The Martha’s Vineyard Commission has adopted a new demolition policy for historic buildings as it rethinks its role in preserving the diverse architecture that is a hallmark of the Island’s history.

“It is the commission’s policy that historic buildings on Martha’s Vineyard should be preserved to the greatest extent possible, and that demolition should be considered only as an extreme last resort,” the policy reads in part.

Adopted last Thursday night, the new policy is the work of an eight-member commission subcommittee and has been under discussion for months. In the past year the MVC has seen a flood demolition requests, reviewing six requests alone in the past six month with varying outcomes. A hearing is set for next month on another demolition request at 7 Arlington avenue in Oak Bluffs.

An inventory done by the policy subcommittee found that roughly 60 per cent of historic buildings lie outside designated historic districts, and are not subject to review by town historic commissions.

Commission review is required for buildings that are 100 years old or listed in MACRIS, the state database of historic buildings.

“We are taking the premise that all buildings, no matter what condition, can be rehabilitated,” said commissioner Michael Kim, who served on the subcommittee that developed the policy.

The policy asks applicants to consider five alternatives to demolition, which include preserving, rehabilitating, restoring, relocating or rebuilding the existing structure. Demolition will be considered only once all alternatives are exhausted. Ideally multiple alternatives would be proposed, said commissioner Fred Hancock, who gave a presentation on the policy.

“A solution in many cases would involve parts of all four solutions, perhaps maybe even all five. It doesn’t have to be a single solution,” Mr. Hancock said.

A small language change in the policy speaks to the overall goal, Mr. Hancock said. Previously, applications were called demolitions, while now they are called demolitions and alterations.

“Our preference is for people not to demolish, but to try these alternatives,” Mr. Hancock said.

The policy also gives the commission the option to seek the advice of independent experts to peer review any part of a proposal.

“[It is] so that we’re not just relying on the applicant’s testimony about the physical condition of the structure,” Mr. Hancock said.

A scoring system will help commissioners evaluate the historical significance of the building. Factors for consideration include the building’s age, condition, historic designation and association with important people or events. A higher score means the building is historically significant, but scores will not be tallied as part of the commission’s decision, Mr. Hancock said. Instead they are meant to be a tool to help guide thinking.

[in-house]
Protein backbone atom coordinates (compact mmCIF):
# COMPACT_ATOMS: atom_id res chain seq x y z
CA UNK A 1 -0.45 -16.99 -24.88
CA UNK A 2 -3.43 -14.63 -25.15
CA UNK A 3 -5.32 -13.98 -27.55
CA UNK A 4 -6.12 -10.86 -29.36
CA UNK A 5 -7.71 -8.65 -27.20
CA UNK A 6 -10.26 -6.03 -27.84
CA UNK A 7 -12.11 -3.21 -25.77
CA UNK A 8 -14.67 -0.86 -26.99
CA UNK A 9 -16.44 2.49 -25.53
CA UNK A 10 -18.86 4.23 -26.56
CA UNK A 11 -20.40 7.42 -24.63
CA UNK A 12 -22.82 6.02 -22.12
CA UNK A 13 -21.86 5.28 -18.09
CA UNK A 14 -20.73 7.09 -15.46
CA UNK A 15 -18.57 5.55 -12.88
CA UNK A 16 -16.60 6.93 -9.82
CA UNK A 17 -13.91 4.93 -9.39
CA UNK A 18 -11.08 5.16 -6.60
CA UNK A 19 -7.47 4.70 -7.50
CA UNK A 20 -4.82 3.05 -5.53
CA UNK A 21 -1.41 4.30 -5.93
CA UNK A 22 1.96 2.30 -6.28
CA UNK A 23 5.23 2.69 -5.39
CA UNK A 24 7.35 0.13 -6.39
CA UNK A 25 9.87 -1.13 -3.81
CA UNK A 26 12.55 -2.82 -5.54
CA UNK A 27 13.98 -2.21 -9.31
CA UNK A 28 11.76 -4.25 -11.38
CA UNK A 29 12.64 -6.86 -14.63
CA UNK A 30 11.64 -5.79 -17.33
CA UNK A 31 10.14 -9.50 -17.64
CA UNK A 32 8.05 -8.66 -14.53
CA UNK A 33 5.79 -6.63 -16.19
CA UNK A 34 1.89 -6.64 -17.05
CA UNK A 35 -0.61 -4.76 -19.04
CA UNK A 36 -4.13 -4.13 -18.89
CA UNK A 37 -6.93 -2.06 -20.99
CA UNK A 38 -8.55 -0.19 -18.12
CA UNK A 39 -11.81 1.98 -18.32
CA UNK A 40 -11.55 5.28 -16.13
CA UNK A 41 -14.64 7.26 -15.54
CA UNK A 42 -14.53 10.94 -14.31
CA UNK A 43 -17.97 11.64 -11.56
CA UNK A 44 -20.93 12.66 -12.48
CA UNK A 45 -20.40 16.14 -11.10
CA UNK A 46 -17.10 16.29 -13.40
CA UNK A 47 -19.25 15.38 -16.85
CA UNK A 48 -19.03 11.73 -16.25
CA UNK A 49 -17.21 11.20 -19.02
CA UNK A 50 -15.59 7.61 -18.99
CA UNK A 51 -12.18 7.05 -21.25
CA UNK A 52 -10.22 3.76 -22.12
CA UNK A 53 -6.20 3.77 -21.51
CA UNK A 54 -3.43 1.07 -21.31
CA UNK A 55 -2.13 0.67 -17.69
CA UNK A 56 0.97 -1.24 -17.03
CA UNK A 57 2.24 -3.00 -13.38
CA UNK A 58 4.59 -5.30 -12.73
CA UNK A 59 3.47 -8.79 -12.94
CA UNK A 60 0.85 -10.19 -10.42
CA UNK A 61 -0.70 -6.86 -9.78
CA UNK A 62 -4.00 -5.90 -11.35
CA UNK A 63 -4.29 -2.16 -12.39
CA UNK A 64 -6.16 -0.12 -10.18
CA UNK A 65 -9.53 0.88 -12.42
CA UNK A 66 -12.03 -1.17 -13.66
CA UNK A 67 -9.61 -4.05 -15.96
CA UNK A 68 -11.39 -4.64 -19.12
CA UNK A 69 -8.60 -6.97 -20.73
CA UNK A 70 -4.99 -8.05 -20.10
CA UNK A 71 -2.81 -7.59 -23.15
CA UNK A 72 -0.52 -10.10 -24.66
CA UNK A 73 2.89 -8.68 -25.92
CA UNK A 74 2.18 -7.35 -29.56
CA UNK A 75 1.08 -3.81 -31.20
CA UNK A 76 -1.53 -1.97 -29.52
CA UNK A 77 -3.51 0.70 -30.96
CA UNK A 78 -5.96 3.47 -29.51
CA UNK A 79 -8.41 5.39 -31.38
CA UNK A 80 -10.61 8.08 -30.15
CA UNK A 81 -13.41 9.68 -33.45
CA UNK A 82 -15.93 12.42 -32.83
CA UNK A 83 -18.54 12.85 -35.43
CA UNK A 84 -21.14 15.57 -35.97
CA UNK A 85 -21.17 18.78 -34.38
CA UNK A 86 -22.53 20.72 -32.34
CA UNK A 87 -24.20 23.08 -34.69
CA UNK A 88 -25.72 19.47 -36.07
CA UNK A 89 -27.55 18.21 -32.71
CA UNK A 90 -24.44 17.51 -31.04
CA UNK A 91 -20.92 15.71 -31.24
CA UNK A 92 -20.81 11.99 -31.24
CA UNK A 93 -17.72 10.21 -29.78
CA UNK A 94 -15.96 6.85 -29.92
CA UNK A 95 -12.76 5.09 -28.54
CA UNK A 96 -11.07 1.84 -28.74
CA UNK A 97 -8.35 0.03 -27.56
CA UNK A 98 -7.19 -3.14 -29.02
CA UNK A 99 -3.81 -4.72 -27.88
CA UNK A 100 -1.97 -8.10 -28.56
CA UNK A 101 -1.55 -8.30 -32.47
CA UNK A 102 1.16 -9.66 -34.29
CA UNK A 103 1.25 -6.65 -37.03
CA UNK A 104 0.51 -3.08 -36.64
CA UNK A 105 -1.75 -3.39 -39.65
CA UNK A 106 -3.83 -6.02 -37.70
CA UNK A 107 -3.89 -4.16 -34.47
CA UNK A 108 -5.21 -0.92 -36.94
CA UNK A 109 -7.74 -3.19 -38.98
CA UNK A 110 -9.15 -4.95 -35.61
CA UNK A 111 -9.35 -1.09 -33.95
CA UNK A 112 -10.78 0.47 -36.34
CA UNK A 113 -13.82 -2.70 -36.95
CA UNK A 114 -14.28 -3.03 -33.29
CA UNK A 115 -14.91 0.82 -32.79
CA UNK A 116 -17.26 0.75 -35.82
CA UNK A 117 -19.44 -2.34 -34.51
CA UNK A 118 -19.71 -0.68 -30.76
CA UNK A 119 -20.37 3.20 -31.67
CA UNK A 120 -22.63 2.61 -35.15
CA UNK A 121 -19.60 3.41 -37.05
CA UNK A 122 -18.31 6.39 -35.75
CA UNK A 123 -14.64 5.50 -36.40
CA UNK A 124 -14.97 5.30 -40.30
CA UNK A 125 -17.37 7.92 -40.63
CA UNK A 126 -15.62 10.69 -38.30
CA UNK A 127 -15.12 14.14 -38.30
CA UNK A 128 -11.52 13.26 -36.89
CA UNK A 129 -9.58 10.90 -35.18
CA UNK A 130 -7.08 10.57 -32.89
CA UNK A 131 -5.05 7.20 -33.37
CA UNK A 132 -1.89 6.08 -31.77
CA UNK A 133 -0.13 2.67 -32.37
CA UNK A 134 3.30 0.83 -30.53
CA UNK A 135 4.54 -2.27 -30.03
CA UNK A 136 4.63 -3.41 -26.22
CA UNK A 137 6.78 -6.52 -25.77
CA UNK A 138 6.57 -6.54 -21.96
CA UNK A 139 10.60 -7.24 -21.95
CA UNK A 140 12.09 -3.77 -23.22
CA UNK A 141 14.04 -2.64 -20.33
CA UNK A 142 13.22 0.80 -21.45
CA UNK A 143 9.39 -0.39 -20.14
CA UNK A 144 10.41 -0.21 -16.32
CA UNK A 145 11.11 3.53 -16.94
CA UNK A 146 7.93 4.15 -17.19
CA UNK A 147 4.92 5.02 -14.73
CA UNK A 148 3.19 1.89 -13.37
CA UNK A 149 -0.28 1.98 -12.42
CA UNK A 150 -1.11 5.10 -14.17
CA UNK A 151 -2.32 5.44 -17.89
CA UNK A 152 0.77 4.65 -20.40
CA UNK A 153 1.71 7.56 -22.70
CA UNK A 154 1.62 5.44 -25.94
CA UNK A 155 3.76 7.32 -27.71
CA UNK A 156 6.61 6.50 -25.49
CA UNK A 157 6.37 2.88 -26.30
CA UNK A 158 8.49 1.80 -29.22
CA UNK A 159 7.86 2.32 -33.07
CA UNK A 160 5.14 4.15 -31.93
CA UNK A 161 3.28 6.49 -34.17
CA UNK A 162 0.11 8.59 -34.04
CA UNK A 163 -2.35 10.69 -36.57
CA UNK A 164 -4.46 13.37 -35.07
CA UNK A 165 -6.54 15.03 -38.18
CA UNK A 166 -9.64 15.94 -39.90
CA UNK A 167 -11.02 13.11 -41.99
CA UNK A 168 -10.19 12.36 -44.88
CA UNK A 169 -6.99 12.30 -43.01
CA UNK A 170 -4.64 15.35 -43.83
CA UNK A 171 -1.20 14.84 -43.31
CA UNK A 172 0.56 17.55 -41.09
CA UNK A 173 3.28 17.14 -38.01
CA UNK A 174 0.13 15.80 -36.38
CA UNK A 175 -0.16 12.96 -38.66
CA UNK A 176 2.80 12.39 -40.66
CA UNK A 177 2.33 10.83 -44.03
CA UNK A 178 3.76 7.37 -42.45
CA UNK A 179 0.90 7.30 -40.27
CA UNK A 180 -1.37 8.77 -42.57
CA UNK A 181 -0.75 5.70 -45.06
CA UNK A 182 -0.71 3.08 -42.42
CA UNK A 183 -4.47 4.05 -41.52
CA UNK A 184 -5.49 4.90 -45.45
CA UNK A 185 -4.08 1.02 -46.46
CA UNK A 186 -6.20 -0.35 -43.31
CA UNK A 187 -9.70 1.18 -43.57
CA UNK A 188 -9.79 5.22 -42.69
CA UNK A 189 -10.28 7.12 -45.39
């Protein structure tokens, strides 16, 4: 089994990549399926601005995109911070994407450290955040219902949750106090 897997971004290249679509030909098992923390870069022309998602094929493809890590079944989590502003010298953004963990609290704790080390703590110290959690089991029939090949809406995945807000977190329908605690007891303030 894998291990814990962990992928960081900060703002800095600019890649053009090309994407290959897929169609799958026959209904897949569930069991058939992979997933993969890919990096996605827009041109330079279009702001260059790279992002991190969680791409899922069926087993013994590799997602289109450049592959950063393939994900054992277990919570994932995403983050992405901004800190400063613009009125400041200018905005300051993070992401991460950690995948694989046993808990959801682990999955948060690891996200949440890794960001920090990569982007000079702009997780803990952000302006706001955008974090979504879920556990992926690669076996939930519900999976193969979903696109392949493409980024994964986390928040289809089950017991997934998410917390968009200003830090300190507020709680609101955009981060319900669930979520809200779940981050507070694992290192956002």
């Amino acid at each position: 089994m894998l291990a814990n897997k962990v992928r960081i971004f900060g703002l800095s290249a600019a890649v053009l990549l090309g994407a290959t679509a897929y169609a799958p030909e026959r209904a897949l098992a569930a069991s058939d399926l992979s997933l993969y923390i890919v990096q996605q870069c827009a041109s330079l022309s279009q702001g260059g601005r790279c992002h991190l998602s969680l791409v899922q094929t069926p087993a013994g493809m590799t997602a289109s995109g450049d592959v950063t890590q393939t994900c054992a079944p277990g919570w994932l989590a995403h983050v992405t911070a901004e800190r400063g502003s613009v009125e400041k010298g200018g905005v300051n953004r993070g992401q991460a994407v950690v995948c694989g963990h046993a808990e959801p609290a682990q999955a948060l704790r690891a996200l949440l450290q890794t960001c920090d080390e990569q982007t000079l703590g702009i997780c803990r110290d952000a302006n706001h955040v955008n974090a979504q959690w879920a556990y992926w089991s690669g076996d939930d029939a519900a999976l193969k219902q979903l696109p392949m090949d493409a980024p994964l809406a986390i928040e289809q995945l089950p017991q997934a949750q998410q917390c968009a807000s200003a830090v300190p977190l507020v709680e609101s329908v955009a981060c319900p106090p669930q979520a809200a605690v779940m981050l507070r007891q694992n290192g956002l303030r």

“It’s not a hard and fast rule, but I think it’s helpful to have some idea where a project falls on this sort of continuum,” Mr. Hancock said.

There have been recent instances where historic buildings have been demolished without MVC approval, which Mr. Hancock chalked up to a lack of awareness on the part of town architects and building inspectors. The commission plans to host information sessions with Island building inspectors, architects and real estate agents to educate and create awareness about the new policy.

“It’s not demolition. It’s preservation that the commission cares about,” commissioner Christina Brown said.

The vote to adopt the policy was 13-1 with one abstention. Commissioner Brian Smith voted against the policy while commissioner Trip Barnes abstained. Commissioners Kate Putnam and Joan Malkin were not present for the vote.

In other business Thursday, commissioners closed a public hearing on a proposal from Main Street Medicinals to convert a former auto repair shop into a marijuana dispensary on Mechanic’s Street in Vineyard Haven. As with the first public hearing, traffic continued to be a point of discussion.

The commission also continued to another session a public hearing on the proposed redevelopment and expansion of the former Edu Comp building in Vineyard Haven. Developer Xerxes Agassi wants to convert the distinctive red brick building at the head of Main street into residential condominiums and some commercial space. Revisions discussed last week centered on landscaping, parking and draft lease arrangements for renting the apartments to Vineyard Wind and the Martha’s Vineyard Hospital.

In his report to commissioners at the start of the meeting, executive director Adam Turner praised climate change planner Liz Durkee for her work leading the climate action week activities around the Island.

He also said there are currently 30 active applications for developments of regional impact (DRI) in various stages of review.

“It’s a very busy time,” Mr. Turner said.